The third assessment is the Davidson Trauma Scale (DTS) which according to Davidson et al. (1997), assesses two vital elements of PTSD, frequency and severity. The assessment is basically what I will use on Lomax to determine the level of anxiety, arousal or numbness at a personal level. With this assessment, it is evident that the most recurrent symptom is re-experiencing and increased arousal. It screens for the most prevalent symptoms and places the patient on a preliminary state of knowledge. As such, Lomax will be put in a state of knowledge where be in a position of identifying symptoms so as to be capable of exercising control.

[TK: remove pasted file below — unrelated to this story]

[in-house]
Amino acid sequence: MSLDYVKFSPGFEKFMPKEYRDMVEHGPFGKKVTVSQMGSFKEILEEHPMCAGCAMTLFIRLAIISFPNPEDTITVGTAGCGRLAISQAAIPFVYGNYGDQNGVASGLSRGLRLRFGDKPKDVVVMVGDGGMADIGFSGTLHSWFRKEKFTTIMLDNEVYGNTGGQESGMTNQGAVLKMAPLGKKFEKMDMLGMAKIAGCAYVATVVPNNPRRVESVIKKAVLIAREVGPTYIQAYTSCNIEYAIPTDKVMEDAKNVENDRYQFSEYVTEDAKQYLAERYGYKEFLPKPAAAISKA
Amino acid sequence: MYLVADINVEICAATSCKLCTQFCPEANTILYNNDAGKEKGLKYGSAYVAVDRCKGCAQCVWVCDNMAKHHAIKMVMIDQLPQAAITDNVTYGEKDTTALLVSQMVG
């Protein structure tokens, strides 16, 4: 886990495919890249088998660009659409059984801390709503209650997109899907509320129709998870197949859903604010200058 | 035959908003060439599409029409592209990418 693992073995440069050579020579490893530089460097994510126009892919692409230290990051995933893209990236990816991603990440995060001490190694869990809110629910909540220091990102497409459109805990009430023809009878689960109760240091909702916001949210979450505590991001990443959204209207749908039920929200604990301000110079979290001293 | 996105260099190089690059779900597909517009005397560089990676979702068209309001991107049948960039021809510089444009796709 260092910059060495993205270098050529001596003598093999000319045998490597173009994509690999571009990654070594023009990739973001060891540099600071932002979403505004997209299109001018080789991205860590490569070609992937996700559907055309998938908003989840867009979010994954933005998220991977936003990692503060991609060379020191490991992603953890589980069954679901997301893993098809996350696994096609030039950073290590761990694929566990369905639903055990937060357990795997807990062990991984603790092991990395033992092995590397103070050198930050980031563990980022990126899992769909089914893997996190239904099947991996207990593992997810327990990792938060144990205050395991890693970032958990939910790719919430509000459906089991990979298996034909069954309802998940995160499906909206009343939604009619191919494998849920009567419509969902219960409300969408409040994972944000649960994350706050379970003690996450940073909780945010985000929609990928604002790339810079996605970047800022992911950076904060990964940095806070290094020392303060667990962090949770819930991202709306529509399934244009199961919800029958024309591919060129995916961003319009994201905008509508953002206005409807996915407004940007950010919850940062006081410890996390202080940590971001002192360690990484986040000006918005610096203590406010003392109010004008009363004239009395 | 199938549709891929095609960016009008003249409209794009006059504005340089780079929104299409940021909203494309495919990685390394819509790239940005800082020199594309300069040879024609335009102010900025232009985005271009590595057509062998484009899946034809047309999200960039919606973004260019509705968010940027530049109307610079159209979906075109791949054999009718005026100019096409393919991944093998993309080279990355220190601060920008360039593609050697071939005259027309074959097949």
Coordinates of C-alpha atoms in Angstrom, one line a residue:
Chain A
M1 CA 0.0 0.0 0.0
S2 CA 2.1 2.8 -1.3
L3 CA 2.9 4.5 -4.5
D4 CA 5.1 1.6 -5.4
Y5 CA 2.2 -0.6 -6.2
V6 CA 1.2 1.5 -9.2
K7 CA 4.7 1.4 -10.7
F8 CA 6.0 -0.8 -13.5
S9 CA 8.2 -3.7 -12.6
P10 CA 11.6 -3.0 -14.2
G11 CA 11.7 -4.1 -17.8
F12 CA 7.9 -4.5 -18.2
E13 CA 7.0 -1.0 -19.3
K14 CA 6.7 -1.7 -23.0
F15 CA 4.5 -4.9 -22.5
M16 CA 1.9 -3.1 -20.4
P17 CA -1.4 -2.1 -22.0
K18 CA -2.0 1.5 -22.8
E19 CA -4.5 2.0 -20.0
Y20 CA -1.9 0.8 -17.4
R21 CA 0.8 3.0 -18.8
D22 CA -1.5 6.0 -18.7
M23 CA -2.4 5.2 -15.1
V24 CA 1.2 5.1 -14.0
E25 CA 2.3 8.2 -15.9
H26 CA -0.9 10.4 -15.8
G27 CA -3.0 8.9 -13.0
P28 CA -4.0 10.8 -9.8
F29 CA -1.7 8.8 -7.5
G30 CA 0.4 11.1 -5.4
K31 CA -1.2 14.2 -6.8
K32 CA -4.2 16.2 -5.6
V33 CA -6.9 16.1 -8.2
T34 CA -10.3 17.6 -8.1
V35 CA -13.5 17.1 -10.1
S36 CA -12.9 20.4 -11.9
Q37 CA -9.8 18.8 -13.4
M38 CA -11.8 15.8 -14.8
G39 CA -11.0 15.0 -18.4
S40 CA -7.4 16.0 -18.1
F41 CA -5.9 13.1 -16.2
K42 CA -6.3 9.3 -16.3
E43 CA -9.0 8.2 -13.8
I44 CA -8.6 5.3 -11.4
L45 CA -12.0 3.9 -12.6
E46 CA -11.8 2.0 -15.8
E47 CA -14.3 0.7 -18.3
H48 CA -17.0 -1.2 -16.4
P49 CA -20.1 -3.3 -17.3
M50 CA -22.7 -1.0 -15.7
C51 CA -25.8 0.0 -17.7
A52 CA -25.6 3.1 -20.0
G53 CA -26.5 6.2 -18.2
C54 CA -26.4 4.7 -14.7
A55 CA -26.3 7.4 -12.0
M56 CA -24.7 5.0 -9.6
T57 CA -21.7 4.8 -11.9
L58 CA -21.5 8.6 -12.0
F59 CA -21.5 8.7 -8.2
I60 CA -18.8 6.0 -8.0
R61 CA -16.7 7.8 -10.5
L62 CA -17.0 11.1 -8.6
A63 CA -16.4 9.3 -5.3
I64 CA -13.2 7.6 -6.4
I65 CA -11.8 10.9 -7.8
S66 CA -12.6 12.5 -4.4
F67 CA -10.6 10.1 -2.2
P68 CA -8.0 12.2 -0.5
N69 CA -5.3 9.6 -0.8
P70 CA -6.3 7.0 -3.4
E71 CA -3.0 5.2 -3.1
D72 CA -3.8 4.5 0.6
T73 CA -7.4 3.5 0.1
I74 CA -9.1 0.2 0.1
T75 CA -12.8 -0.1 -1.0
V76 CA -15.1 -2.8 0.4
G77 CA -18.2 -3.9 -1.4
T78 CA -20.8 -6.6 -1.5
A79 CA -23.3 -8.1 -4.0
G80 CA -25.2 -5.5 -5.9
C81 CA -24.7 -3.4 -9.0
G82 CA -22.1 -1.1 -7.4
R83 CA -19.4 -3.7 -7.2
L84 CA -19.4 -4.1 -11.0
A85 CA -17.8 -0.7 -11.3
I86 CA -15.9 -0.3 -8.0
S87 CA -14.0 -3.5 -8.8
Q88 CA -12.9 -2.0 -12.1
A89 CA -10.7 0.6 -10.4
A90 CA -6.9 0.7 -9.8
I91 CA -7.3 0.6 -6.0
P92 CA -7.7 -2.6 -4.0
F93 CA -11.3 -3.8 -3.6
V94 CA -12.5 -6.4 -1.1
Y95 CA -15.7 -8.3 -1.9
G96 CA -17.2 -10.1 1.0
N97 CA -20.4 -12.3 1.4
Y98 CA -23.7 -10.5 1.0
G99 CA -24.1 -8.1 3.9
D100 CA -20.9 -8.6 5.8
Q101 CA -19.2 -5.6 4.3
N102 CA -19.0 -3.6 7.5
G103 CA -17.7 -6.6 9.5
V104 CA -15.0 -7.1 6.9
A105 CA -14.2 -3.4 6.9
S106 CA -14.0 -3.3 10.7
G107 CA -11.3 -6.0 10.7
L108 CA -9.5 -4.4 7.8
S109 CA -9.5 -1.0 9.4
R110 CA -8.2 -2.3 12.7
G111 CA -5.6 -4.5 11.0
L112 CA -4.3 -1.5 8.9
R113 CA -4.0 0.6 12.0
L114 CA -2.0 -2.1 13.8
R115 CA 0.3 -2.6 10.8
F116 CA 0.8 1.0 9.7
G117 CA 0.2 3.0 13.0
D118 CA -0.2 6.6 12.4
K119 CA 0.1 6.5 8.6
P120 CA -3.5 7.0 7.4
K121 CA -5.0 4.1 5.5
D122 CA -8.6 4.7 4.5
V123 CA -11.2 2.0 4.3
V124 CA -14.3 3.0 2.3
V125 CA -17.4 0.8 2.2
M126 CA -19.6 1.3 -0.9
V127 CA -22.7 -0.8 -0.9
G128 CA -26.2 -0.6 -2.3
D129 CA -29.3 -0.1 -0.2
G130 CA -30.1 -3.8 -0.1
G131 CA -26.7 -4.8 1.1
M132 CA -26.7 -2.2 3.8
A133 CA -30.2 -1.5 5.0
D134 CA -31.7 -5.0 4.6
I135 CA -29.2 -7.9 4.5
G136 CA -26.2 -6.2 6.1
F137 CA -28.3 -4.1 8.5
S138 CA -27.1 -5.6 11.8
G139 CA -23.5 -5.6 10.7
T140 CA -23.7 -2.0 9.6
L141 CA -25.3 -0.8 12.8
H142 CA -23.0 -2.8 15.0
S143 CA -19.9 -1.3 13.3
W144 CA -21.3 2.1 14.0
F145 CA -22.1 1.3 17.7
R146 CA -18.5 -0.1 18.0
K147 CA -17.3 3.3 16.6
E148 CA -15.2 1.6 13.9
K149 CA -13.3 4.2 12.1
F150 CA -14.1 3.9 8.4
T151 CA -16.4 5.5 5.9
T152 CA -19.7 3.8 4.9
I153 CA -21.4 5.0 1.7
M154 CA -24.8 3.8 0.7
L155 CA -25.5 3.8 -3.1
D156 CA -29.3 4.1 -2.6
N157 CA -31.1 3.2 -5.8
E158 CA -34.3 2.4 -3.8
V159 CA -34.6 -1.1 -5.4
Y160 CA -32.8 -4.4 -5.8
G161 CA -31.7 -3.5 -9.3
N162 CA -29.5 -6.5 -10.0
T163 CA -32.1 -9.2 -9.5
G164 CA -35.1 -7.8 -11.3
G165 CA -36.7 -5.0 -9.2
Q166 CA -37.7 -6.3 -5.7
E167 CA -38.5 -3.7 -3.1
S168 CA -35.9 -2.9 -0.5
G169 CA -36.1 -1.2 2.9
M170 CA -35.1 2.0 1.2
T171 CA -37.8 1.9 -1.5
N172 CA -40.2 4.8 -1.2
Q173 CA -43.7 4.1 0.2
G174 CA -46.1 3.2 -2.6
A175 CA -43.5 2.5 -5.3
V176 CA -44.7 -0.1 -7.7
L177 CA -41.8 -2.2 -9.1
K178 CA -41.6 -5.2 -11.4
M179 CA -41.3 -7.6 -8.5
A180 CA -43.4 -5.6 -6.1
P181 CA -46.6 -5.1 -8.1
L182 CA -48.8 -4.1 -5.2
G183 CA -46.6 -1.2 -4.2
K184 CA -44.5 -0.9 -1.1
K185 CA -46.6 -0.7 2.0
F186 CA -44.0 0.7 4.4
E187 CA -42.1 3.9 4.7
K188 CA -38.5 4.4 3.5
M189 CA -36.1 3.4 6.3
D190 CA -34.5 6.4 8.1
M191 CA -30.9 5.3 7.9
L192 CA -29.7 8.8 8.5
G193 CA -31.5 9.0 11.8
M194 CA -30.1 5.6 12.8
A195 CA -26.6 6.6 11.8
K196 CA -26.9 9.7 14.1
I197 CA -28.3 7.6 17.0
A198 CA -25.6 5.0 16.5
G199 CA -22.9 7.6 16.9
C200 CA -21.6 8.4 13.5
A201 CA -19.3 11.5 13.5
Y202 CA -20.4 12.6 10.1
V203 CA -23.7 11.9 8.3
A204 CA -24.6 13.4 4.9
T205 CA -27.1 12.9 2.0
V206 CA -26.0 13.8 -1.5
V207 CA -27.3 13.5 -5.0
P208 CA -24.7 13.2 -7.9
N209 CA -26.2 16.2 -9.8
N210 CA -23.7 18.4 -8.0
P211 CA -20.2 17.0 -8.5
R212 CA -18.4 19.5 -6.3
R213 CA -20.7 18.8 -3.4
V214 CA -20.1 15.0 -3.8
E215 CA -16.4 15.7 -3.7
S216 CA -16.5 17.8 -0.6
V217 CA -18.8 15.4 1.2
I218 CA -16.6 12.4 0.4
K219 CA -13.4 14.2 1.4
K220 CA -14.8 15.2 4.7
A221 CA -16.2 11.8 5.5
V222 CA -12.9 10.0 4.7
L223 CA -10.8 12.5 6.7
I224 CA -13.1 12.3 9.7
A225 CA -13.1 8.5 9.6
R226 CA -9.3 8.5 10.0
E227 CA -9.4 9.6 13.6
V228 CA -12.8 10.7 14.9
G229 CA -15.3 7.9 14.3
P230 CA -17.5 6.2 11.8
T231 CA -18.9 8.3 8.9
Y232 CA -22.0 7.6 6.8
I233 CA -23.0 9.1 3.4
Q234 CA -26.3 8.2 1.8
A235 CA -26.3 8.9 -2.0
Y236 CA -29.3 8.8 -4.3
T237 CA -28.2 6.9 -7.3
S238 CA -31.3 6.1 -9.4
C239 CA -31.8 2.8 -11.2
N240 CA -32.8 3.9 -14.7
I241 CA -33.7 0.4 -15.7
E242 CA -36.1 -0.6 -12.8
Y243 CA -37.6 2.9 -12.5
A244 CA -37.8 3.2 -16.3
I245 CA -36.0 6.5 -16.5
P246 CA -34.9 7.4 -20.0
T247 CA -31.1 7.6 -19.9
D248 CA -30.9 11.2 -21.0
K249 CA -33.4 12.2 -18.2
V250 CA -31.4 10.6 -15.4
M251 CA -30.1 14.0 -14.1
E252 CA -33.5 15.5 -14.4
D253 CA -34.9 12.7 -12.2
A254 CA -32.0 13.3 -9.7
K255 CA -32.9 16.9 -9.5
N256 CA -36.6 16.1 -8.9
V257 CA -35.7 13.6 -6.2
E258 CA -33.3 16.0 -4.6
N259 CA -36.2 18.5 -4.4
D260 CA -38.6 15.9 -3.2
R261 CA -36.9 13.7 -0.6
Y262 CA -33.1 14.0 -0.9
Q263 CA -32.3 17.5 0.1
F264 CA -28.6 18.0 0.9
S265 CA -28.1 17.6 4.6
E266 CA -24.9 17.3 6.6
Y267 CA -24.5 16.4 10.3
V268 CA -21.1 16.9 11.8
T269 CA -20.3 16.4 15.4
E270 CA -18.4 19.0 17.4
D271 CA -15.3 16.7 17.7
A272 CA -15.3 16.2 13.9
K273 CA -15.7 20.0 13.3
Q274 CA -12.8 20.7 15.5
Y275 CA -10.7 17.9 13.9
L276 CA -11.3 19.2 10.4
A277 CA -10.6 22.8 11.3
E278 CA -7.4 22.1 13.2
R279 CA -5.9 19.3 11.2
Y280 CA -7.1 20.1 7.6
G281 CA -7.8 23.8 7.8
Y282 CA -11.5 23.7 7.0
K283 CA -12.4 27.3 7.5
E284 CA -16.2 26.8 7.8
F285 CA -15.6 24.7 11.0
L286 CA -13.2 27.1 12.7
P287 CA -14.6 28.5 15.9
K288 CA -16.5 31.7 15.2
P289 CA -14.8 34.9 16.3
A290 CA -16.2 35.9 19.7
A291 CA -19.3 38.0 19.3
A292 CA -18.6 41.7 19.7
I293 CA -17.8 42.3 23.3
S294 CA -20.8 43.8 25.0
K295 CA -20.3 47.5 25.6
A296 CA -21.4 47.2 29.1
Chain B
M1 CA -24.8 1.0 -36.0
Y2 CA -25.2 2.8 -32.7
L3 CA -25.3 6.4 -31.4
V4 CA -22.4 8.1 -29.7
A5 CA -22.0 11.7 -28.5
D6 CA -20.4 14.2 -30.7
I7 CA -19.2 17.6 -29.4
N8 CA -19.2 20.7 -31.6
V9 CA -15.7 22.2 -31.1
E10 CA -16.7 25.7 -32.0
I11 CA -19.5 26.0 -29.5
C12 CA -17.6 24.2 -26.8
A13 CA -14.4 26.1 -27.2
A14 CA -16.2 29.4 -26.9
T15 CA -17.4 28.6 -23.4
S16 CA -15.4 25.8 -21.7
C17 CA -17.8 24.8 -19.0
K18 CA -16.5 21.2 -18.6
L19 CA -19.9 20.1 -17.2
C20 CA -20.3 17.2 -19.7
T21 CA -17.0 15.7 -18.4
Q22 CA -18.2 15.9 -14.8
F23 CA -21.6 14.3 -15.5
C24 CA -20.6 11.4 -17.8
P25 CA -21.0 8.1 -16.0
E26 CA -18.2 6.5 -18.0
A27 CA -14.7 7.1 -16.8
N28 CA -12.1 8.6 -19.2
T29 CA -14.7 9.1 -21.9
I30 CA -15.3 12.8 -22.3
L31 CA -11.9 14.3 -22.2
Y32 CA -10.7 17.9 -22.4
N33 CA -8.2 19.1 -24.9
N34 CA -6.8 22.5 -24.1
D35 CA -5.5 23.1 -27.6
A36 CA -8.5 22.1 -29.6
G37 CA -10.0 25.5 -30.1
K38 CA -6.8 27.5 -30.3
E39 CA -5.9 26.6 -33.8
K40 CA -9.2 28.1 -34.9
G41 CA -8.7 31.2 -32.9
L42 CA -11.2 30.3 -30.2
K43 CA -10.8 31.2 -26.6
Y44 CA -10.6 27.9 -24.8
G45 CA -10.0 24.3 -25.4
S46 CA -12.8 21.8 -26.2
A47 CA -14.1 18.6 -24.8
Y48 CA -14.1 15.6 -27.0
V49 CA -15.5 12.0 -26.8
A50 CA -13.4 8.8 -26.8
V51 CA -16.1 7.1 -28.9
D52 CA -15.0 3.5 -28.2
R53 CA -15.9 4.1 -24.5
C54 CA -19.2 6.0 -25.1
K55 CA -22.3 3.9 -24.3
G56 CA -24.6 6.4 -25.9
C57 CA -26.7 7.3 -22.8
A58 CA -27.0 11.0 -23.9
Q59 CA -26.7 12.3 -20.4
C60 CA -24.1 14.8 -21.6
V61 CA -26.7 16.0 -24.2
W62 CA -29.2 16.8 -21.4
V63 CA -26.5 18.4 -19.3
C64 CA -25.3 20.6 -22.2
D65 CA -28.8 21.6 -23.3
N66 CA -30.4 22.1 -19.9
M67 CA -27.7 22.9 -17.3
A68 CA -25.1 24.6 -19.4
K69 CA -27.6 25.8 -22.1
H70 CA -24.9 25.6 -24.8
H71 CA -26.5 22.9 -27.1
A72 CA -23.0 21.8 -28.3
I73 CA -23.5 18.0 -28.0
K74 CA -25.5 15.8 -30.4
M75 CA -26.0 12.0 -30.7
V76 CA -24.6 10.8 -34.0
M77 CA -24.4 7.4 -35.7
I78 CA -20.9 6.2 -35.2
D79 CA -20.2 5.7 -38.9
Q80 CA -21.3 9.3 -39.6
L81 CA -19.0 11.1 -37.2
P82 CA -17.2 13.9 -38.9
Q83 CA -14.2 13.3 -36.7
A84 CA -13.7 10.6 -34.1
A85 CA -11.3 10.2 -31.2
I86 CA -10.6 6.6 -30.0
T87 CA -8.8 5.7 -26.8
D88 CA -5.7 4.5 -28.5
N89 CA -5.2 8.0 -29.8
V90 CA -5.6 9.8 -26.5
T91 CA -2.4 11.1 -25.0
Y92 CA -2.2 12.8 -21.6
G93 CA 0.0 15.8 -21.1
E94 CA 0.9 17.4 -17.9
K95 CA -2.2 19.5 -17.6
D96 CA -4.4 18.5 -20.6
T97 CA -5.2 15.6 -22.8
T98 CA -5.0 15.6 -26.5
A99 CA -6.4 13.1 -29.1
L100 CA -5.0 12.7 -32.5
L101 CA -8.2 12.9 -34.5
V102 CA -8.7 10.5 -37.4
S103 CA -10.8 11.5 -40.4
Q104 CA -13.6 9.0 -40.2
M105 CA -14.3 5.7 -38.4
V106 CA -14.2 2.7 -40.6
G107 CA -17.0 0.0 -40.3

Lastly, is the PTSD Checklist for DSM-5 (PCL-5) which is a 20-item report instrument which is useful in the development of a provisional diagnosis which can be confirmed using a clinician supported instrument. PCL-5 is important in that I will use it together with Lomax to monitor changes during and after my clinical intervention.  

Evidence Based Treatment of Eric Lomax 

As described by Reisman (2016), the first line of treatment by a clinician handling a PTSD patient should be non-pharmacological treatment. As such, psychological interventions will be used as the first line of approach to handle the situation experienced by Lomax. Lomax has been diagnosed with PTSD with four main symptoms; is emotional numbness, high levels of arousal, re-experiencing trauma through flashbacks and nightmares, and negative feelings about people. The cognitive processing therapy and prolonged exposure therapy will be my strategies as opined by Reisman (2016).